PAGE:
By the Blouin News Politics staff

Roma controversy could be break for Hollande

by in Europe.

French President Francois Hollande waves as he leaves after a visit at the AstraZeneca Dunkerque Production (AZDP) pharmaceutical factory during a trip focused on employment in Dunkirk July 23, 2013.   REUTERS/Pascal Rossignol

French President Francois Hollande waves as he leaves after a visit at the AstraZeneca Dunkerque Production (AZDP) pharmaceutical factory during a trip focused on employment in Dunkirk July 23, 2013. REUTERS/Pascal Rossignol

François Hollande hasn’t had an easy go of it lately, moving from one disastrous policy initiative to the next, his approval numbers still the worst in the history of French presidential politics. His government, intent on tapping into popular unease over French women wearing full-face Islamic veils, has embraced a ban passed by his predecessor, Nicolas Sarkozy, and is standing behind the move even after riots this past weekend, determined to draw strength from the broad popular support the ban enjoys.

But the troubled pol may have finally caught something of a break with the news that Gilles Bourdouleix, a previously obscure centrist French mayor angry at the special parking privileges afforded itinerant Roma in the country, allegedly told a group of the often-persecuted people that Hitler had not killed enough of them during World War II.

Hollande’s government is all over this. Interior Minister Manuel Valls has instructed a local prosecutor to investigate Bourdouleix, as any juice the Socialist cabinet can get out of the investigation might serve to demonstrate a modicum of effectiveness that has been sorely lacking. The controversy should also allow Hollande to tack leftwards: after his administration doubled down on the veil ban, that’s a move that makes sense insofar as it can help assuage doubts among his base. And if nothing else, the comments shift the conversation from Hollande’s political woes to a broader discussion of French attitudes toward minority groups, considerably friendlier terrain for Socialist politicians.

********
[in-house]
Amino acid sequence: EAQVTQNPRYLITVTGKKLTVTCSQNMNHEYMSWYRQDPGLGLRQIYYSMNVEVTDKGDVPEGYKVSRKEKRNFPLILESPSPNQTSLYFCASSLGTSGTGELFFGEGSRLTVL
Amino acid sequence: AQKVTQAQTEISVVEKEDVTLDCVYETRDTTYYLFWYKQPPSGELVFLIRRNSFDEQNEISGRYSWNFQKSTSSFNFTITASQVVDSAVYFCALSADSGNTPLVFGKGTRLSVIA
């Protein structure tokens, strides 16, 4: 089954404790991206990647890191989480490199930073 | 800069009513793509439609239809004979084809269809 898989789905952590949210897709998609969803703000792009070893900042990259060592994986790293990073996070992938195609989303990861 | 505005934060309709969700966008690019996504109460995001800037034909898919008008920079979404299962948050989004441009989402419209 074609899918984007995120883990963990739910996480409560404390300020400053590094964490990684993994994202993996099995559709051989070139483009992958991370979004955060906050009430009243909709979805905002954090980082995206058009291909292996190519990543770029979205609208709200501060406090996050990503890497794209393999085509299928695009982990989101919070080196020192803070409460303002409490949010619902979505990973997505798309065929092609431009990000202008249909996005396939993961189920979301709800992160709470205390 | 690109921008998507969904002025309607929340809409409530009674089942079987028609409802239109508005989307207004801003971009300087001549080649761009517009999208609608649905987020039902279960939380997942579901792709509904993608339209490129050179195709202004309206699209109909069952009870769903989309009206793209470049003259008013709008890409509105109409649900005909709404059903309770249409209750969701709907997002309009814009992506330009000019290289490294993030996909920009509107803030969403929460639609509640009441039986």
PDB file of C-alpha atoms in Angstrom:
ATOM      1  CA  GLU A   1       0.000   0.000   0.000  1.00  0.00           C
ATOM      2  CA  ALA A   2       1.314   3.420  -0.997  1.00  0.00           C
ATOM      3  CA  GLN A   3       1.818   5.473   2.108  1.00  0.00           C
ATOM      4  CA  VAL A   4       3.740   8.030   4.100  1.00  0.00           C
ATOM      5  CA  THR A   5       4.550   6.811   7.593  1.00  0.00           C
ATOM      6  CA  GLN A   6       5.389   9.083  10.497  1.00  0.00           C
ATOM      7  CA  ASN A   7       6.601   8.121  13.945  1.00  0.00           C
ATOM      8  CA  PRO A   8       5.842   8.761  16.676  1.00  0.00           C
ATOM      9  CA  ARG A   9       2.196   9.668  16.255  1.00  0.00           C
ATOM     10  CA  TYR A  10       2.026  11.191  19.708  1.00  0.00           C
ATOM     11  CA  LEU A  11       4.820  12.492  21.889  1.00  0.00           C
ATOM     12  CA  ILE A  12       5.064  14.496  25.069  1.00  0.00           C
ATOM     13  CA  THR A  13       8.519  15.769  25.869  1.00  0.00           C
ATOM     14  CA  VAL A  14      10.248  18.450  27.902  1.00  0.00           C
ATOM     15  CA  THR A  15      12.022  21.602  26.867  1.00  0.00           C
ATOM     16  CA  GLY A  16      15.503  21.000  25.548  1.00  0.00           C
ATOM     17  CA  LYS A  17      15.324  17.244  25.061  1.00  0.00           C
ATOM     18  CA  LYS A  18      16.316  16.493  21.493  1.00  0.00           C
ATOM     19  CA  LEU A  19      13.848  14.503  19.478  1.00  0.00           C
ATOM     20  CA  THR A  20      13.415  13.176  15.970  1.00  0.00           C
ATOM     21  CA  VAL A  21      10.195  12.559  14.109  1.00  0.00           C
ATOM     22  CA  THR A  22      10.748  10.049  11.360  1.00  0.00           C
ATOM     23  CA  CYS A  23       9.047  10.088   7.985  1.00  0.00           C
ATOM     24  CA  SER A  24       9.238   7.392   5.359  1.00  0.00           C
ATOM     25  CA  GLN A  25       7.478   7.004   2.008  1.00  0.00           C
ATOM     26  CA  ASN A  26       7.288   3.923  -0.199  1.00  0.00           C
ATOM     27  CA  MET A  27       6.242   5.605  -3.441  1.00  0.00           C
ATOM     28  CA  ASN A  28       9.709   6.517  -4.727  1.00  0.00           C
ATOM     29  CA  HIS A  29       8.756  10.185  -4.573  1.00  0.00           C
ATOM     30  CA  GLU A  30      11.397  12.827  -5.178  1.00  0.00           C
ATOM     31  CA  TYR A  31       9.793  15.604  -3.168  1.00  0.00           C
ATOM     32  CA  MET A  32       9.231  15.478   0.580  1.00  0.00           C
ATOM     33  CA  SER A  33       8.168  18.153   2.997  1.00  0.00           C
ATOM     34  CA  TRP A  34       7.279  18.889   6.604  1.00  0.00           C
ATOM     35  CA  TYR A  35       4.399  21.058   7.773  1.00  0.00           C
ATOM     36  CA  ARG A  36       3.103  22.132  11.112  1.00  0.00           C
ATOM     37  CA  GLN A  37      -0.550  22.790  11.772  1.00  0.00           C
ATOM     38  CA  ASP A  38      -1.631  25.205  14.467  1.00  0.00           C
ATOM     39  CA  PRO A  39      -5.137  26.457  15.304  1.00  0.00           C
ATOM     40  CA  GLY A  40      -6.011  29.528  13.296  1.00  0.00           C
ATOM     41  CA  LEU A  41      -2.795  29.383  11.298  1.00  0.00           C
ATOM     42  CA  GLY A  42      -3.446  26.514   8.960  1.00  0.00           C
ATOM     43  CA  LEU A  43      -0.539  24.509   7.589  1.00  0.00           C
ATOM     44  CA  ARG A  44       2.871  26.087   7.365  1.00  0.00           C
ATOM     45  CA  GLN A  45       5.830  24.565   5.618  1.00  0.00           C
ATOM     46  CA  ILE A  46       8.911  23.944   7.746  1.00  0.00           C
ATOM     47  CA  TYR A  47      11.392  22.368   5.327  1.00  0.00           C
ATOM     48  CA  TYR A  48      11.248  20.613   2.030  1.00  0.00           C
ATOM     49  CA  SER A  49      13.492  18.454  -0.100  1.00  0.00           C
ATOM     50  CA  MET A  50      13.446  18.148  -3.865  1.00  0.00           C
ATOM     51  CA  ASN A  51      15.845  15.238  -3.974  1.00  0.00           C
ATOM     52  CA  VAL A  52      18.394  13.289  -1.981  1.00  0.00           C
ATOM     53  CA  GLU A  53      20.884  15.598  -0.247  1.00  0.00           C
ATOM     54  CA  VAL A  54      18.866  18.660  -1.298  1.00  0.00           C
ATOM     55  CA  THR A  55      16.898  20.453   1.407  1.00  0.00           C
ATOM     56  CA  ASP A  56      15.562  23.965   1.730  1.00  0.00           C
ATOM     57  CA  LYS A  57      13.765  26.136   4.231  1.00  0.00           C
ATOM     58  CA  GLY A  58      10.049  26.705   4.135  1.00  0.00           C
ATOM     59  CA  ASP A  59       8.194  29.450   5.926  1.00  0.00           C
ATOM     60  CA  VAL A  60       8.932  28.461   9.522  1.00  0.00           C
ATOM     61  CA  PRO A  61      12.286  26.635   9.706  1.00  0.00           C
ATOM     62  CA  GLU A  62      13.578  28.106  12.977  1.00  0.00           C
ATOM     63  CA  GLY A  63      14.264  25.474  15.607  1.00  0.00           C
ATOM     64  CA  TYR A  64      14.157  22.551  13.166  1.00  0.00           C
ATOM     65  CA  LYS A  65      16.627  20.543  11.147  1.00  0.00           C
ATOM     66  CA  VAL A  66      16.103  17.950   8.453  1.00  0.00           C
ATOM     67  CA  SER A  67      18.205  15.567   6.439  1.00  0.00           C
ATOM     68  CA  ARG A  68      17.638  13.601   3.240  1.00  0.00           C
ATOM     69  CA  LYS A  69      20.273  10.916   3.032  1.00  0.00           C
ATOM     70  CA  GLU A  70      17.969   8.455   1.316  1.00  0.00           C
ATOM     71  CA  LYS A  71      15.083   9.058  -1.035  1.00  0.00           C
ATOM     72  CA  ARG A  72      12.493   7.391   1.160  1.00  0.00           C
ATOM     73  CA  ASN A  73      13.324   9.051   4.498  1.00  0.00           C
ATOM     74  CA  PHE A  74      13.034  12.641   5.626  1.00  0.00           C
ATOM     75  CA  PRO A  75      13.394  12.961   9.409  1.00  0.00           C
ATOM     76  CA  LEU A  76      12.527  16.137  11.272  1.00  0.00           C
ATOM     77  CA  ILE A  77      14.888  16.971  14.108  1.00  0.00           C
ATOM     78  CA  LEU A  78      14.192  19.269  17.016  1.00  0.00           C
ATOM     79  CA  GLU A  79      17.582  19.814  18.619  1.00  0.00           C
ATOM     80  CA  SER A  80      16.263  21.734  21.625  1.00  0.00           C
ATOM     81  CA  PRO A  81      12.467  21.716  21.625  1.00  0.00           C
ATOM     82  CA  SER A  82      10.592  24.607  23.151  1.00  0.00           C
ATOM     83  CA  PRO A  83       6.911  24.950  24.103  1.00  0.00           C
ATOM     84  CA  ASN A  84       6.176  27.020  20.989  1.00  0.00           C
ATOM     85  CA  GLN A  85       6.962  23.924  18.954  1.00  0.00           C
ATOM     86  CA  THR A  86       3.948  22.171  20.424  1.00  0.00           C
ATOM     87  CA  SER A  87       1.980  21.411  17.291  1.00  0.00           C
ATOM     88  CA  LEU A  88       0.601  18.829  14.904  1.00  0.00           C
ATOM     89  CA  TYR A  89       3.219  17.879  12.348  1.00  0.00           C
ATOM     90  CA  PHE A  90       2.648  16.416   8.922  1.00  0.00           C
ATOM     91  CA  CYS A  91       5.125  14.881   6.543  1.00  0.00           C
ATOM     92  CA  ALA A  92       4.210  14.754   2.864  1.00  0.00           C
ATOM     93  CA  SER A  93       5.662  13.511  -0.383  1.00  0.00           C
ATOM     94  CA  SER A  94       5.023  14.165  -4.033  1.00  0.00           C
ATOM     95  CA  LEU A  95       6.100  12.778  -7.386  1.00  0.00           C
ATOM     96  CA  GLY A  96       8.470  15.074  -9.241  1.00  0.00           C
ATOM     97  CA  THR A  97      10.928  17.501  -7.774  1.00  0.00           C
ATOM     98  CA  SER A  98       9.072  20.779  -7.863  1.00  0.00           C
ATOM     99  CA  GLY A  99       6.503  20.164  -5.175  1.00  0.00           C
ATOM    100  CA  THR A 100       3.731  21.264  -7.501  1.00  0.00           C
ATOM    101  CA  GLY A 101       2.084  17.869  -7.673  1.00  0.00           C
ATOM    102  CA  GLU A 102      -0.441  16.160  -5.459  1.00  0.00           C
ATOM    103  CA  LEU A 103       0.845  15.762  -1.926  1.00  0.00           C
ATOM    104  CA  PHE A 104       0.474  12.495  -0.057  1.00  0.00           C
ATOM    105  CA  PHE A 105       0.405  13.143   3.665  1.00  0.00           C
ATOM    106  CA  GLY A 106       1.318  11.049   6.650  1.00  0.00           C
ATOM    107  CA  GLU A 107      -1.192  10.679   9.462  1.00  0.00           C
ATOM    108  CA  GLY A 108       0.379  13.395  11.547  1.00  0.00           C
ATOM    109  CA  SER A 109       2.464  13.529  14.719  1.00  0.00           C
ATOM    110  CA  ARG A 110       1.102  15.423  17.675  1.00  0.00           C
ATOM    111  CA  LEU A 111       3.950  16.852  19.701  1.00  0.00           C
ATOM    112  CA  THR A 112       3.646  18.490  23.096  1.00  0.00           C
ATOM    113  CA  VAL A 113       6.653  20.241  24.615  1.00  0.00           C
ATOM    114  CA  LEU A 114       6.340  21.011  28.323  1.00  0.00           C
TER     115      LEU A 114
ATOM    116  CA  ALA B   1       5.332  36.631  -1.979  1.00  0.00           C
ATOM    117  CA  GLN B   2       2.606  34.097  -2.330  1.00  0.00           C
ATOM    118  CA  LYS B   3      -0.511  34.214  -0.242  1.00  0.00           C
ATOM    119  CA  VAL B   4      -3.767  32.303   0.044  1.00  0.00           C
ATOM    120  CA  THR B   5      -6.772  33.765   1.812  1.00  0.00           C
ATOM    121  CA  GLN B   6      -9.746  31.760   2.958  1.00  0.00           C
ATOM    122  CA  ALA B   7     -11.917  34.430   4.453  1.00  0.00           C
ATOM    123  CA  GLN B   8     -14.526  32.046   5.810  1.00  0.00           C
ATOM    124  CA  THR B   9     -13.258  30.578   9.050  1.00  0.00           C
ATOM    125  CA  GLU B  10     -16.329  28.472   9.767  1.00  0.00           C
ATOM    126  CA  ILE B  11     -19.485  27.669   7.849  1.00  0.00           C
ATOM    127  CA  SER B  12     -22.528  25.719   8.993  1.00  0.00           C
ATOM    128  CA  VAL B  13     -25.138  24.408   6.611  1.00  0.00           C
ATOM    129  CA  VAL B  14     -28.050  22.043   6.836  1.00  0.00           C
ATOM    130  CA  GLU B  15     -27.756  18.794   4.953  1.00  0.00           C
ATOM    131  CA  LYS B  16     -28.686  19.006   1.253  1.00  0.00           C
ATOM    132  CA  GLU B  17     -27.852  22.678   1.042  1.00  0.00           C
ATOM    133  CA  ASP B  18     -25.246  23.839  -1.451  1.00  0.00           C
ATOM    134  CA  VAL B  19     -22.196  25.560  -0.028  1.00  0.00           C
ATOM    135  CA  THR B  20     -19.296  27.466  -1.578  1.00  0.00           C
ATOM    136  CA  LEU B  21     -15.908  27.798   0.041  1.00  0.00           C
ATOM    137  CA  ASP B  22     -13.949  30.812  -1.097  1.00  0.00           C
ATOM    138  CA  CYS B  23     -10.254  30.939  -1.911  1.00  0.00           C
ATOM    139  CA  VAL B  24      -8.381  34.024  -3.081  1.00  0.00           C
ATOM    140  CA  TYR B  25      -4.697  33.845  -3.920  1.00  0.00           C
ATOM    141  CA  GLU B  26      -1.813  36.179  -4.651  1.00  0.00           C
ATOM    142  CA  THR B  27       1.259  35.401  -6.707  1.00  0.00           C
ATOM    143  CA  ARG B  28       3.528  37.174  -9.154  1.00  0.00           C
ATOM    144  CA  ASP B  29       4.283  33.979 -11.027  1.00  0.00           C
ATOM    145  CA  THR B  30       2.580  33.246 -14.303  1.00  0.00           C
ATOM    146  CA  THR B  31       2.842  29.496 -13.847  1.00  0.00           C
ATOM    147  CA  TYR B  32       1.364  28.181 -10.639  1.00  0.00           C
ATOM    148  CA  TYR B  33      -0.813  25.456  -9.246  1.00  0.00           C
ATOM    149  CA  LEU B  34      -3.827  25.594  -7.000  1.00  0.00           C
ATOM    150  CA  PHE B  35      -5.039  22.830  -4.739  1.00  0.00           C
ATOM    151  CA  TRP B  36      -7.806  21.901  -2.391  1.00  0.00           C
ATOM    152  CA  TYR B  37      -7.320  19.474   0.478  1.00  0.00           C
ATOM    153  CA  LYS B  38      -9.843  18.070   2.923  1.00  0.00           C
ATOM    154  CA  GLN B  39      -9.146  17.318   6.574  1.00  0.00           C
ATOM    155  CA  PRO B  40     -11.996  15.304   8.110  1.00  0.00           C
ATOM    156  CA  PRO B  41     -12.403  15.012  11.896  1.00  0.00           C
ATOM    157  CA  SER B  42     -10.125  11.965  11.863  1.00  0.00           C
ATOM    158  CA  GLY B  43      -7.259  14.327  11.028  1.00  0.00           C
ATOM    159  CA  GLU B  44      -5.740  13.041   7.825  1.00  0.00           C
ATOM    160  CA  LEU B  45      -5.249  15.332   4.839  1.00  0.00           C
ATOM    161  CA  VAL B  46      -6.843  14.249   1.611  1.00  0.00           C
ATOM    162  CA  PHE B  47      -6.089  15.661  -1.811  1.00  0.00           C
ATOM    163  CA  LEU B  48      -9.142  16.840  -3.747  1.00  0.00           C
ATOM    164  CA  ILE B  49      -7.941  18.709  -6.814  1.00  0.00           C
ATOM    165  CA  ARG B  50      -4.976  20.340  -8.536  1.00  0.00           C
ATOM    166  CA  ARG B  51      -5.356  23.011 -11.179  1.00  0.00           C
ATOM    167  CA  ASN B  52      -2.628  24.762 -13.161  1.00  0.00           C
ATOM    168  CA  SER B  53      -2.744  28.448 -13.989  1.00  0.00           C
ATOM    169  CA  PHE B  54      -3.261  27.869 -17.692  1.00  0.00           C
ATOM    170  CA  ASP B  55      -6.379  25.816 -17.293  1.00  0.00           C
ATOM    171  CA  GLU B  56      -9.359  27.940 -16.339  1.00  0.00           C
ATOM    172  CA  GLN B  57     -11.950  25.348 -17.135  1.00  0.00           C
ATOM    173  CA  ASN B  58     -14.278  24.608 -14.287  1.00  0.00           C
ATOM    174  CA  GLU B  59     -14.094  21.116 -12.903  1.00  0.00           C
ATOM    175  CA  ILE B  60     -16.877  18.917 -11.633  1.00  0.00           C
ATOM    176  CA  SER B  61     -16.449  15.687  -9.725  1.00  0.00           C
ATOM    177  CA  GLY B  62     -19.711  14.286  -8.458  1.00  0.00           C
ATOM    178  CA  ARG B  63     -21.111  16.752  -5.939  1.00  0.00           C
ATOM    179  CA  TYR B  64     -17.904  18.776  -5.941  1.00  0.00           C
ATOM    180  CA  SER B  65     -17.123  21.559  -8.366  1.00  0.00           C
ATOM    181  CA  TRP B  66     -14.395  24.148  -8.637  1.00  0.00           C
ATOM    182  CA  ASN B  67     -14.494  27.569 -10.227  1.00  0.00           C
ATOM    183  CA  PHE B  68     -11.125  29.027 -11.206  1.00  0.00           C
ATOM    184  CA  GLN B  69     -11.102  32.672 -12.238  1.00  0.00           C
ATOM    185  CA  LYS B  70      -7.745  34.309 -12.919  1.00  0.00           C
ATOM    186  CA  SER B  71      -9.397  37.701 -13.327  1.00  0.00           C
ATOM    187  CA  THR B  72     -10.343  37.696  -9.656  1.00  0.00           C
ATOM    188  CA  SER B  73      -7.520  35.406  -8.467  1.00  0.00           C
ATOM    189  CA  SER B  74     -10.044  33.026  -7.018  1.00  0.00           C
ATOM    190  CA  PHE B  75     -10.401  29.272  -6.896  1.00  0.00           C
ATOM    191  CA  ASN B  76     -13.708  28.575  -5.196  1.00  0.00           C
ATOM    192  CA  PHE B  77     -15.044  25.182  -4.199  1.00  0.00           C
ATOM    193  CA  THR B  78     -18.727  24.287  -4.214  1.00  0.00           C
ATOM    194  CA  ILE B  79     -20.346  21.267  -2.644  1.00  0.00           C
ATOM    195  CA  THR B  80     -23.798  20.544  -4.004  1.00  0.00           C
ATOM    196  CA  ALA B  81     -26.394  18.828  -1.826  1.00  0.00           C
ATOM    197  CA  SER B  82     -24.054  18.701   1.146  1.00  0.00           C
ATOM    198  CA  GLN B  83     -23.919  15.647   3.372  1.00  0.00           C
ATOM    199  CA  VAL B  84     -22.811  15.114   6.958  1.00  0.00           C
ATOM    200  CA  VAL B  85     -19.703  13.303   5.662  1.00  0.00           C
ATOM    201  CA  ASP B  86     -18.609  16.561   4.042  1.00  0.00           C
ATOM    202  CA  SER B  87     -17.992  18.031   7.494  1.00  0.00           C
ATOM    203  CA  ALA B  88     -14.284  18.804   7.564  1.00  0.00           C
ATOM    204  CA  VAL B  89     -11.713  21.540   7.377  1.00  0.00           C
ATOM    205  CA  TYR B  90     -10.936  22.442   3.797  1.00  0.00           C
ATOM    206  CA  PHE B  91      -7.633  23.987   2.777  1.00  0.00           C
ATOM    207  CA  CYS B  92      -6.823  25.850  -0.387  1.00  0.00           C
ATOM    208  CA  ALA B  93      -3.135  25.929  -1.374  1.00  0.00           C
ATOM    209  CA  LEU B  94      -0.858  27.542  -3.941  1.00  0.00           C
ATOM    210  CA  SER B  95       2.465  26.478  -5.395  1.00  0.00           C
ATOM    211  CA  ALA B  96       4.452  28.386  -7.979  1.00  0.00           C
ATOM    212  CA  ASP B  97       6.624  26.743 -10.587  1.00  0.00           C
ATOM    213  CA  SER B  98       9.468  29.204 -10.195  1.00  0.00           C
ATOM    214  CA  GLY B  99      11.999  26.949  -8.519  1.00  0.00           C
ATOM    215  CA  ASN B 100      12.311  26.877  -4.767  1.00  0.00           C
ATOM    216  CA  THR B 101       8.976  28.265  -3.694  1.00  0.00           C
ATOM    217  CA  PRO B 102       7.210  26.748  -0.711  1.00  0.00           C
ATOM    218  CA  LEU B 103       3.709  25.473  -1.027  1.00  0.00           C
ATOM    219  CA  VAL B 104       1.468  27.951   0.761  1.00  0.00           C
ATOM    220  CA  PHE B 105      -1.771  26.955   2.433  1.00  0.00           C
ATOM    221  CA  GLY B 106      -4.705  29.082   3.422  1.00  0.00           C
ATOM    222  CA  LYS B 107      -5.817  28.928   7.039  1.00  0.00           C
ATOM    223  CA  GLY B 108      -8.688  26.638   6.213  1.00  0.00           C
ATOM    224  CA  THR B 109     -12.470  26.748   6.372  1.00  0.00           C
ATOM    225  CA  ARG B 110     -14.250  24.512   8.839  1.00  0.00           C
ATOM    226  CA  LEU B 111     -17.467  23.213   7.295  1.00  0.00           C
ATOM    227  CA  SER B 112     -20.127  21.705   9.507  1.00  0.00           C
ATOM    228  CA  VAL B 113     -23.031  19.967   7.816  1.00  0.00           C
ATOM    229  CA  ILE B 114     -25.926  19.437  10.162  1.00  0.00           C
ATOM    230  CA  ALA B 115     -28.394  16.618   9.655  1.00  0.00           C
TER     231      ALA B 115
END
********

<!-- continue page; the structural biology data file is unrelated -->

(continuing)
Does one flub by a minor politician (whose party would never challenge him at the national level) mean Hollande is saved? Certainly not. And if anyone can blow this opportunity, it’s Hollande. But French conservatives have been showing off their nativism more unabashedly as of late, in part, perhaps, as a response to strong showings in the polls by anti-immigrant leader Marine Le Pen. To the extent that the president can pit himself against these forces, he might finally start to recover some of the luster (yes, luster!) surrounding his successful candidacy a little over a year ago.